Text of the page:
When Big Bucks made his comeback at Cheltenham in January, his 18 run unbeaten record came to an end. The ride he got raised plenty of debate however. Having sat up with what looked a fair pace form the off, his new jockey Sam Twiston-Davies let him stride on from the 4th last. Having been a few lengths clear coming down the hill, he was still 3l up on the run to the last, but seemed to falter soon after, and got collared just after the last. He finished 3rd, beaten just under 1l, and not surprisingly there was many who thought a slightly more reserved ride, would have seen him prove victorious. The ‘Poor Ride’ view was doing the rounds on twitter, but the RUK pundits covering the race dismissed that idea out of hand. My opinion having watched the race twice was that Sam had done too much to soon, and finished tired, and had he not kicked on when he did, he would have won. Therefore I thought the ‘poor ride’ theory had legs, and disagreed with the total dismissal of it.

I decided to take some sectional times from the four hurdle races run that day, pretty confident I’d find some evidence to back my theory up, and thus make the dismissal of it, look very  ill informed indeed. With the races been run over different trips, I took the times from the last hurdle with a circuit to go for all the races. The purpose is to discover if Sam kicked for home too soon, and finished tired, thus running the last lap very unevenly. I don’t need the first mile of the race to prove that. Indeed the winner was ahead of Big Bucks at the point the sectionals start  I recorded times for the placed horses, plus Big Bucks in the 4 hurdle races. Below is the table.

RaceNameDistance6th last5th last4th last3rd last2nd lastlastlineTotal
12:40Le Rocher2 mile 1 fur00:40.2000:22.4200:12.1800:29.5800:45.3500:42.0000:21.8303:33.56
12:40Kentucky Hyden2 mile 1 fur00:40.5800:22.2400:12.0600:29.6700:45.1700:42.1700:23.9603:35.85
15:00Red Sherlock2 mile 4 1/2 fur00:41.9400:21.6500:11.5800:27.3800:45.0700:43.3900:23.6303:34.64
15:00Rathvinden2 mile 4 1/2 fur00:41.9800:22.0500:11.1200:27.4700:44.9500:43.4900:24.1403:35.20
15:35Knockara Beau3 miles00:41.8600:22.2100:12.5200:30.3600:46.6500:44.1500:22.8603:40.61
15:35At Fishers Cross3 miles00:41.0200:22.4100:12.3600:29.5200:46.6500:44.2400:22.7903:38.99
15:35Big Bucks3 miles00:41.7300:22.2300:12.2400:29.3200:47.1400:44.7200:23.1803:40.56
16:40Lac Fontana2 mile 1 fur00:40.7200:22.5600:12.1000:28.7900:45.7700:44.3700:20.8403:35.15
16:40Totalize2 mile 1 fur00:40.9700:22.2100:12.1000:28.9400:45.7500:44.2000:22.0003:36.17
16:40Amore Alato2 mile 1 fur00:40.7700:22.5100:12.2000:28.7900:45.6700:44.7300:23.2003:37.87
Total Time All Races06:51.7703:42.4902:00.4604:49.8207:38.1707:17.4603:48.4336:08.60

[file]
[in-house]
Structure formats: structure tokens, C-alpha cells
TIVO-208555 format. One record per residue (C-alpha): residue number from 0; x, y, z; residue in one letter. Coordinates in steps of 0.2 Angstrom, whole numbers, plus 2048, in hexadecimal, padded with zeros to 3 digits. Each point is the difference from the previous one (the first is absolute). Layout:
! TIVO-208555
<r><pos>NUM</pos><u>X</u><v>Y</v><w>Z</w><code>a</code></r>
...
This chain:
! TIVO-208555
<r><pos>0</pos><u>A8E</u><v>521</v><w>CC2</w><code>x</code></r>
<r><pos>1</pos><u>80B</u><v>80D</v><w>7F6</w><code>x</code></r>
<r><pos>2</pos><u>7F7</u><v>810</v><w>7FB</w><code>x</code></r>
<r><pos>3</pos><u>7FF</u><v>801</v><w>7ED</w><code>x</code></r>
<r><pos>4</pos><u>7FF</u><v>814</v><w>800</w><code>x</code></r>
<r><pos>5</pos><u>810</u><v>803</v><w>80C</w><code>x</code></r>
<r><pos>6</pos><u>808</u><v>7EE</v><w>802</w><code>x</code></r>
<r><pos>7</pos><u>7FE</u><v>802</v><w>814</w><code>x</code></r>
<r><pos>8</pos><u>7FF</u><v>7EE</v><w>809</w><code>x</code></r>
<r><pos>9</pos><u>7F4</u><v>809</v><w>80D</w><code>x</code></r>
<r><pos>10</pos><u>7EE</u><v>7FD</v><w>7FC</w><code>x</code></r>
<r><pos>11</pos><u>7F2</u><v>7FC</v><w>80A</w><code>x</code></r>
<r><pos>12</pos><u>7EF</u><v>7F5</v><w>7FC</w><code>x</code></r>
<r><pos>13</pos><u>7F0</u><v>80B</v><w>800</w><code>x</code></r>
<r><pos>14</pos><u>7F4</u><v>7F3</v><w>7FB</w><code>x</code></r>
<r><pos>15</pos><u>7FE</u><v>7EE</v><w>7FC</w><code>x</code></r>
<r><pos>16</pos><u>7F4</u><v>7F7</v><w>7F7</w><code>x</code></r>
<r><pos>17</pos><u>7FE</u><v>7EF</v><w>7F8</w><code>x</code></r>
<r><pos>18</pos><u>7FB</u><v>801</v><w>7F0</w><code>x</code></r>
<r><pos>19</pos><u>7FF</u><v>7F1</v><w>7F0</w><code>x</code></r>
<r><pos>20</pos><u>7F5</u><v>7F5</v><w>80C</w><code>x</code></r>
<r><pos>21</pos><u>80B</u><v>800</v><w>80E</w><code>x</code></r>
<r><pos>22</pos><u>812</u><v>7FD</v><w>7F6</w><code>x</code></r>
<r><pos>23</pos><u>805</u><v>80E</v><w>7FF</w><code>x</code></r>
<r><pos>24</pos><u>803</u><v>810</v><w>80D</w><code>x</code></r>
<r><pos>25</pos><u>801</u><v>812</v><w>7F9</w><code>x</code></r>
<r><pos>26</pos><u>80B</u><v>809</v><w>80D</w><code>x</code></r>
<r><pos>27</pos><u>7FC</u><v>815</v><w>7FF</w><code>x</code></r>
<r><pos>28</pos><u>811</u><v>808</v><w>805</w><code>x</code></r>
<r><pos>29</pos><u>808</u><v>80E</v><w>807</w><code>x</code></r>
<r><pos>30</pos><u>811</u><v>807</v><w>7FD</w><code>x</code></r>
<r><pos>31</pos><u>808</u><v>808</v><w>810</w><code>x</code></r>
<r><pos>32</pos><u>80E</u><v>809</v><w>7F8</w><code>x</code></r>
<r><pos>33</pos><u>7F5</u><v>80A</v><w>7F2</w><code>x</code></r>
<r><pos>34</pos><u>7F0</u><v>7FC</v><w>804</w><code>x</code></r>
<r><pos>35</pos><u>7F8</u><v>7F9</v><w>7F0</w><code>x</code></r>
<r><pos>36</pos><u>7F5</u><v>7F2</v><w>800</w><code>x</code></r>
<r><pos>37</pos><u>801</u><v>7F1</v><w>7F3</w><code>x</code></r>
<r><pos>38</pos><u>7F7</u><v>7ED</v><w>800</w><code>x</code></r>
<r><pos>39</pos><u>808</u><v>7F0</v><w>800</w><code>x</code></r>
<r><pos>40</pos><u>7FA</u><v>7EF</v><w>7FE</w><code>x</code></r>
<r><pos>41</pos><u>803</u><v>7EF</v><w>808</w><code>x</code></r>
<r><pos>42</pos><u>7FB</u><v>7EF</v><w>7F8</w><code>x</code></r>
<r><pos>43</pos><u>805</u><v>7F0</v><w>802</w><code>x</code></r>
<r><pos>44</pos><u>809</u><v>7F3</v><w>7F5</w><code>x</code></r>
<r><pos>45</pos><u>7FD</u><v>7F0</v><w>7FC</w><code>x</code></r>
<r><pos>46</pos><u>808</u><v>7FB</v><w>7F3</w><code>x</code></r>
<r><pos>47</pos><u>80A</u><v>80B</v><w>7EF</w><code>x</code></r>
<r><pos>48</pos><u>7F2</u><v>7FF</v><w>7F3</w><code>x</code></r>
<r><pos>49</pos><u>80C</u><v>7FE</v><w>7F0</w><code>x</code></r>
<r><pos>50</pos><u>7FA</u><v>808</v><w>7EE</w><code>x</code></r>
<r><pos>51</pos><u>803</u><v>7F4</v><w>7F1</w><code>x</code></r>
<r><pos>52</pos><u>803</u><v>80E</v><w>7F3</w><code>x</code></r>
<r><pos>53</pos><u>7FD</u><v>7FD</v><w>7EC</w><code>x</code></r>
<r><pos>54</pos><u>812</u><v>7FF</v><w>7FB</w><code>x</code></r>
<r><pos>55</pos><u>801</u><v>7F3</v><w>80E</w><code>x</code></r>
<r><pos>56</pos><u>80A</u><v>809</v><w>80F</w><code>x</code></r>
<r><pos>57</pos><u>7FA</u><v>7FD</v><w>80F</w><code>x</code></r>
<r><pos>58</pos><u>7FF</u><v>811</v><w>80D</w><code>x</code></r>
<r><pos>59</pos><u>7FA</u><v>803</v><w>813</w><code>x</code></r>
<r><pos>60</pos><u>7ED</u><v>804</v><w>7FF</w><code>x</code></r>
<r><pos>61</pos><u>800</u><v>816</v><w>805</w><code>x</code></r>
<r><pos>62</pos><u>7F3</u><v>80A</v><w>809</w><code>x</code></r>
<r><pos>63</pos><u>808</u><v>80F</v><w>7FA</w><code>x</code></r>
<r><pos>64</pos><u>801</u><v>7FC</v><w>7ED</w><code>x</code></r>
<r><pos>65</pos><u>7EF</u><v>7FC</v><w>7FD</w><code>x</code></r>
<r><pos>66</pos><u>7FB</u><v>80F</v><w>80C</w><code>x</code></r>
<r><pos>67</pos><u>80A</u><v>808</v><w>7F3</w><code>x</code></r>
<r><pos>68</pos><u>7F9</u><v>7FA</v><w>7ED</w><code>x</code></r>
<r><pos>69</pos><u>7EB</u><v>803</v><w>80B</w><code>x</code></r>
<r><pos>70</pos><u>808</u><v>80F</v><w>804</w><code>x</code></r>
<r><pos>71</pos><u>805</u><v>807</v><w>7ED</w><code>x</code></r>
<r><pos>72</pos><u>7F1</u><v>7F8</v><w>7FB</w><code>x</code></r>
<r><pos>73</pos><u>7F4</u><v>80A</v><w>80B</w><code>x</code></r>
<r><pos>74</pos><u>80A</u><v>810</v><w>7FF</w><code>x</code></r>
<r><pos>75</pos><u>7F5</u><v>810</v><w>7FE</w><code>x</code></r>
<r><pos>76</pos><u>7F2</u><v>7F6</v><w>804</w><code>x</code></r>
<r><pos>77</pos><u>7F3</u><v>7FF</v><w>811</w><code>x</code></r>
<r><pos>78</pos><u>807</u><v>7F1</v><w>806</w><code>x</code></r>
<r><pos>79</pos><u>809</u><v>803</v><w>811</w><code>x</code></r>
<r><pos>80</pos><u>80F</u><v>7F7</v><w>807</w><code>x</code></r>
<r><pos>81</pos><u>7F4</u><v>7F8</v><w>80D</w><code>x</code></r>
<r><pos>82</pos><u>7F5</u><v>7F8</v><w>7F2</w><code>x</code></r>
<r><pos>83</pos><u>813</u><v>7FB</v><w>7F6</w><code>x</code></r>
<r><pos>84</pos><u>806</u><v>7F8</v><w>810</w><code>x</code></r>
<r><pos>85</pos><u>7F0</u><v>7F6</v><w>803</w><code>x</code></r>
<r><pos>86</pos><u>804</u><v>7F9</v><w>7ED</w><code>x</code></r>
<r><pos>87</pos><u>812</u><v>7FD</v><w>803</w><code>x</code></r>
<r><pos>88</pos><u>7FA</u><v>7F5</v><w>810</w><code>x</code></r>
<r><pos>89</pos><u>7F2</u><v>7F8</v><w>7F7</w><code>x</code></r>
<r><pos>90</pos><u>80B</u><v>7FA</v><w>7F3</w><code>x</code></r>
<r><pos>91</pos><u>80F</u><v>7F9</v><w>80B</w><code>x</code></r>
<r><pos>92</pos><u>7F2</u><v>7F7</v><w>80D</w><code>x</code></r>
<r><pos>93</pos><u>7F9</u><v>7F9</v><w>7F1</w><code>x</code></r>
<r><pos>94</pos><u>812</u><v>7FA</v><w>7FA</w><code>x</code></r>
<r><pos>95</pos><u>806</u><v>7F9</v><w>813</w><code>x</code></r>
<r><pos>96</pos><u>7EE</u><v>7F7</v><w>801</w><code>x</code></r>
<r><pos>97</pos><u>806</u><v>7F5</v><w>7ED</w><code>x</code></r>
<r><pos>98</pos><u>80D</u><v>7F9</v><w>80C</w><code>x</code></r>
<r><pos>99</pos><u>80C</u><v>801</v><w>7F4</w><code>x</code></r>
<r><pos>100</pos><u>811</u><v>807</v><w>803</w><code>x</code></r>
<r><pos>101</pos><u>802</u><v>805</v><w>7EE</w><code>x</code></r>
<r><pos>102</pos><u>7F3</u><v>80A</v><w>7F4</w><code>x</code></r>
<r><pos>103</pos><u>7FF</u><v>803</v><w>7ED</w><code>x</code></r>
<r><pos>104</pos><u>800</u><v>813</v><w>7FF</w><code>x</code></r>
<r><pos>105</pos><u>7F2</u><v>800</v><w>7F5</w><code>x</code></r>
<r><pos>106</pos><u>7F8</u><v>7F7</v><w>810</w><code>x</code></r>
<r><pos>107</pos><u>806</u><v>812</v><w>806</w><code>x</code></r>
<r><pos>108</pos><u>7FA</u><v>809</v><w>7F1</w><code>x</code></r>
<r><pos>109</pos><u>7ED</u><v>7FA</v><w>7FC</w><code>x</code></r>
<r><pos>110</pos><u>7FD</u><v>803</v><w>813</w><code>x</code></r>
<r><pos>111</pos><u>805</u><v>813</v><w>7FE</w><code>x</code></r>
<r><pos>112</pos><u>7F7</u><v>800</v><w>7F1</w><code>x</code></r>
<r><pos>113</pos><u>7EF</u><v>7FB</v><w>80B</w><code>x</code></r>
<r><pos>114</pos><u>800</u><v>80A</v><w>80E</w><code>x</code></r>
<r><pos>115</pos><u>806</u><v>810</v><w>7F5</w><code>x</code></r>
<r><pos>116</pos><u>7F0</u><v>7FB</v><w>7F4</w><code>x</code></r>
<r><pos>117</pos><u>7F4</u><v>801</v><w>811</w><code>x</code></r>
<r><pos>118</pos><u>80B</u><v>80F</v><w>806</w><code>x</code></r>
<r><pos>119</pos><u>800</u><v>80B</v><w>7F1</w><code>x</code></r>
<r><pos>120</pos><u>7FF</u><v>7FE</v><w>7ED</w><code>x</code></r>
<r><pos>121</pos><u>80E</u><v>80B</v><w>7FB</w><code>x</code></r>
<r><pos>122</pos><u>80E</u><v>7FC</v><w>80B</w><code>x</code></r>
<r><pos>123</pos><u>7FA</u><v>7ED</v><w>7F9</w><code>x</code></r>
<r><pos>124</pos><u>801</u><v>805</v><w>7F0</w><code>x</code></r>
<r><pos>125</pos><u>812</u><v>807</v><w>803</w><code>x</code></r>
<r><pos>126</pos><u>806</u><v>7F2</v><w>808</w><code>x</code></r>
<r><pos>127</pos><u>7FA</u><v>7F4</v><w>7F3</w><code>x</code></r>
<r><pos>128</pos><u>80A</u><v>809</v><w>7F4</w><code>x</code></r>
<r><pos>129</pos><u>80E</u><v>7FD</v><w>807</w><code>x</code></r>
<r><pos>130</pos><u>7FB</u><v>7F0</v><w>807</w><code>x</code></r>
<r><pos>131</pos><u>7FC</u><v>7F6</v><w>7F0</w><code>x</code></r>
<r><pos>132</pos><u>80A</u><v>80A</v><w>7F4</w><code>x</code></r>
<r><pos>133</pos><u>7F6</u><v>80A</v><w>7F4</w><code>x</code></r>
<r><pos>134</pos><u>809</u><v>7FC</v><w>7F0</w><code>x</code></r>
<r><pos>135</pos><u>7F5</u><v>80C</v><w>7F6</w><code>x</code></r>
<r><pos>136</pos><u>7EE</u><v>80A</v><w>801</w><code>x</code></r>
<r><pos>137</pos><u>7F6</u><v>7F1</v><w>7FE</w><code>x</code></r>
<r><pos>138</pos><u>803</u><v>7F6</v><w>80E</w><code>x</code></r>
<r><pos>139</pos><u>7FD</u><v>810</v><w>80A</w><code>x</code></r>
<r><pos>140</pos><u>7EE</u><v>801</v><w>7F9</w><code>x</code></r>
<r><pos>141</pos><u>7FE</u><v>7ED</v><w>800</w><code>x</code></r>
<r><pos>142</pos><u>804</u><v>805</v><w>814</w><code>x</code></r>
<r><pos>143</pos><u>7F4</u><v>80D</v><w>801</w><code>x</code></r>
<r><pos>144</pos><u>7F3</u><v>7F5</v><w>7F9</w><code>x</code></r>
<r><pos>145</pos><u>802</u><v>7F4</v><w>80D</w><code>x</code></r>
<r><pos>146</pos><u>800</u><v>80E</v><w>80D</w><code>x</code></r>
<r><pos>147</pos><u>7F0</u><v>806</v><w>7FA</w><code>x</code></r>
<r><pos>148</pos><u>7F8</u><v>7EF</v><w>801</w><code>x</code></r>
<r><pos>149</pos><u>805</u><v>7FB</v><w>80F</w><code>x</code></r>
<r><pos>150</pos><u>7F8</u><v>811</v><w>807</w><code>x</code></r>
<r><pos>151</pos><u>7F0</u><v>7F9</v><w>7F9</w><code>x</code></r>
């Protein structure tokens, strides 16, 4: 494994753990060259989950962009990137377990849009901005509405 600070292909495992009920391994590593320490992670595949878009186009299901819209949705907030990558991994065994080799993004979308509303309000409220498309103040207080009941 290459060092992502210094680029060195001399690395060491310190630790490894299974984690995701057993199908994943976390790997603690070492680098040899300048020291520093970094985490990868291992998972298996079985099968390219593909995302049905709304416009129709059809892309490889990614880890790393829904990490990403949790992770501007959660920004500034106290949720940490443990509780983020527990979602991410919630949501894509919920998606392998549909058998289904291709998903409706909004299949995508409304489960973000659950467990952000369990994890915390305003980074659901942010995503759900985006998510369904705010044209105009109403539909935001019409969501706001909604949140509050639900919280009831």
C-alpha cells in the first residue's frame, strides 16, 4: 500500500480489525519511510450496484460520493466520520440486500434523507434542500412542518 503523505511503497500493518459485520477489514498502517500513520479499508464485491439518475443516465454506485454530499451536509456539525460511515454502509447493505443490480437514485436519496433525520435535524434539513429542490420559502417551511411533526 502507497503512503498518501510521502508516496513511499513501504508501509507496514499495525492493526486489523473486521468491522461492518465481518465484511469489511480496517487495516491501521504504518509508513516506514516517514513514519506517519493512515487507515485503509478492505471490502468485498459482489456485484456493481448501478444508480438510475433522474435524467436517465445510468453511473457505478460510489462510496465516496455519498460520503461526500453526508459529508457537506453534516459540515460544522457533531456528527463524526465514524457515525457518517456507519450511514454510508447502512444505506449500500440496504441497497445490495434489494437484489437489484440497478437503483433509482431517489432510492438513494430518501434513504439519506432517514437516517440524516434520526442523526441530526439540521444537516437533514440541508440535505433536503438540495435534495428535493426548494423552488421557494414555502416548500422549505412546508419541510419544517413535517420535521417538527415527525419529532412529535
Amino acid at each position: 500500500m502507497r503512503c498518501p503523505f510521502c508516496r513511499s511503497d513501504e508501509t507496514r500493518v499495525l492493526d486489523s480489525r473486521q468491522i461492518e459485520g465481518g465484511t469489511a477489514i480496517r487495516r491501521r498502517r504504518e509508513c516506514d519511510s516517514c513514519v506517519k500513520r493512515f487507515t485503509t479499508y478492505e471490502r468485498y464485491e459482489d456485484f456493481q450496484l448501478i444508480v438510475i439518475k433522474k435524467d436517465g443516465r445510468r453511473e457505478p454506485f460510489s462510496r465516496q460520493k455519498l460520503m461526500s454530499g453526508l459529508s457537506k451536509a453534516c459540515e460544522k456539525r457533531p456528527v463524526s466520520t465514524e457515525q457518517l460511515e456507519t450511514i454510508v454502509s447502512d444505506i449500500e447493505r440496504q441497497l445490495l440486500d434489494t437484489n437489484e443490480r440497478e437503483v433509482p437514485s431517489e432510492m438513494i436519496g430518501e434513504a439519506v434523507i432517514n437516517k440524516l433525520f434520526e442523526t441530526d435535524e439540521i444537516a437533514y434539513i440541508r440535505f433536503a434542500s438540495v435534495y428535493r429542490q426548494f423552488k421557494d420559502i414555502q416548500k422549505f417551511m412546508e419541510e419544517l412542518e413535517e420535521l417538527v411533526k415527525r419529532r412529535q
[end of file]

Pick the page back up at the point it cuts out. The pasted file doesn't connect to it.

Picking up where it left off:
Optimal % in each section18.99%10.26%5.55%13.36%21.13%20.17%10.53%100.00%


The time above show each horses sectional from hurdle to hurdle,and from the last to the line. So the time listed under 2nd last, would be the time it took each horse to get from the 3rd, to the 2nd last. The Line time is from the last to the line, and so on. If you read my article on Sectional Times you would know to make use of them, we need to know the optimal percentage of a horses total time, that they should spend in each section, in order to record the fastest time they’re capable of. Ideally we would use a sample of races in which horses won or were placed, and recorded  a speed figure in line with their form figure. This would tell us the horses must have raced near optimal to record a good time. Over jumps this is much harder with regular, undocumented rail movements. So what I have done above is totaled the time it took all the placed horses to complete each section, and then divided by the total it took all runners to complete the whole section. It’s not perfect but it’s still data from 4 races, and the pace conclusions you draw from it, are far more robust than what the naked eye can tell about one race in isolation. As you can see in the table, the section when Big Bucks made his move to go from just ahead of Knockara Beau, to 6l ahead of him, was from the 4th to the 3rd last. Big Bucks covered that section in 29.32, where as it took Knockara Beau 30.36 seconds. 1 second is around 5l over jumps. I presumed he had done to much in that section and then paid for it late. To see is this true I used the optimal percentage to ascertain the optimal time a horse should have spend in each sectional. The results are in the table below.